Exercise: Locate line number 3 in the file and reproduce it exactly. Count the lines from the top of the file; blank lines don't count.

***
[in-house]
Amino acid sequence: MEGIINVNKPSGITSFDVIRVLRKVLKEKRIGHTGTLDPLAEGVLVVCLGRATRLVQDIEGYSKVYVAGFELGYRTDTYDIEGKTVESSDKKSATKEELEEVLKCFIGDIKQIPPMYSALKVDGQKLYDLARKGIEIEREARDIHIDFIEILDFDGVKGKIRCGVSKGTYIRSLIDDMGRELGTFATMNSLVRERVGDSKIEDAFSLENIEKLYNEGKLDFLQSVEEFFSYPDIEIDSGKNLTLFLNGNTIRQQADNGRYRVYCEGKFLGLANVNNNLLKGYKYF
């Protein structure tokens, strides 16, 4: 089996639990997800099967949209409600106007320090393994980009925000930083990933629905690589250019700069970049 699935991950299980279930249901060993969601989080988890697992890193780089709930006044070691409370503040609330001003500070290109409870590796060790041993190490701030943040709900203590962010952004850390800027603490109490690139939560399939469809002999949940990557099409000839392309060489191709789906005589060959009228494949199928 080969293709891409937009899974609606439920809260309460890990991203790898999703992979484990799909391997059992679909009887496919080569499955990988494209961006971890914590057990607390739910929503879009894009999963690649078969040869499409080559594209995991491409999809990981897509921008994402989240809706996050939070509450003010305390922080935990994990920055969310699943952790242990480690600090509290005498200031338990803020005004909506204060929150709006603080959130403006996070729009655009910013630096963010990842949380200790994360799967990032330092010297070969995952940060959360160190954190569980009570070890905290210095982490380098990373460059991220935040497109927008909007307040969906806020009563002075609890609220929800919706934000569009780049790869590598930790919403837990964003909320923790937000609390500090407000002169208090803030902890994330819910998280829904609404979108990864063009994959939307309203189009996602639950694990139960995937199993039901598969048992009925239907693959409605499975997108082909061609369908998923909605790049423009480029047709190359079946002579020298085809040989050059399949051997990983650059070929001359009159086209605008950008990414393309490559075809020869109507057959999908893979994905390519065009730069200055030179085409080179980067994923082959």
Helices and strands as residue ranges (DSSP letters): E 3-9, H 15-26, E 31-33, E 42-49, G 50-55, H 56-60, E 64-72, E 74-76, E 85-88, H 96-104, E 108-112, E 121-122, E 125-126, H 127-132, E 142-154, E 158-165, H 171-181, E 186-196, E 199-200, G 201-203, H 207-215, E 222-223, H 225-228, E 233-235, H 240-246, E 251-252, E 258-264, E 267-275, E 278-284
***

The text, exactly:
């Protein structure tokens, strides 16, 4: 089996639990997800099967949209409600106007320090393994980009925000930083990933629905690589250019700069970049 699935991950299980279930249901060993969601989080988890697992890193780089709930006044070691409370503040609330001003500070290109409870590796060790041993190490701030943040709900203590962010952004850390800027603490109490690139939560399939469809002999949940990557099409000839392309060489191709789906005589060959009228494949199928 080969293709891409937009899974609606439920809260309460890990991203790898999703992979484990799909391997059992679909009887496919080569499955990988494209961006971890914590057990607390739910929503879009894009999963690649078969040869499409080559594209995991491409999809990981897509921008994402989240809706996050939070509450003010305390922080935990994990920055969310699943952790242990480690600090509290005498200031338990803020005004909506204060929150709006603080959130403006996070729009655009910013630096963010990842949380200790994360799967990032330092010297070969995952940060959360160190954190569980009570070890905290210095982490380098990373460059991220935040497109927008909007307040969906806020009563002075609890609220929800919706934000569009780049790869590598930790919403837990964003909320923790937000609390500090407000002169208090803030902890994330819910998280829904609404979108990864063009994959939307309203189009996602639950694990139960995937199993039901598969048992009925239907693959409605499975997108082909061609369908998923909605790049423009480029047709190359079946002579020298085809040989050059399949051997990983650059070929001359009159086209605008950008990414393309490559075809020869109507057959999908893979994905390519065009730069200055030179085409080179980067994923082959």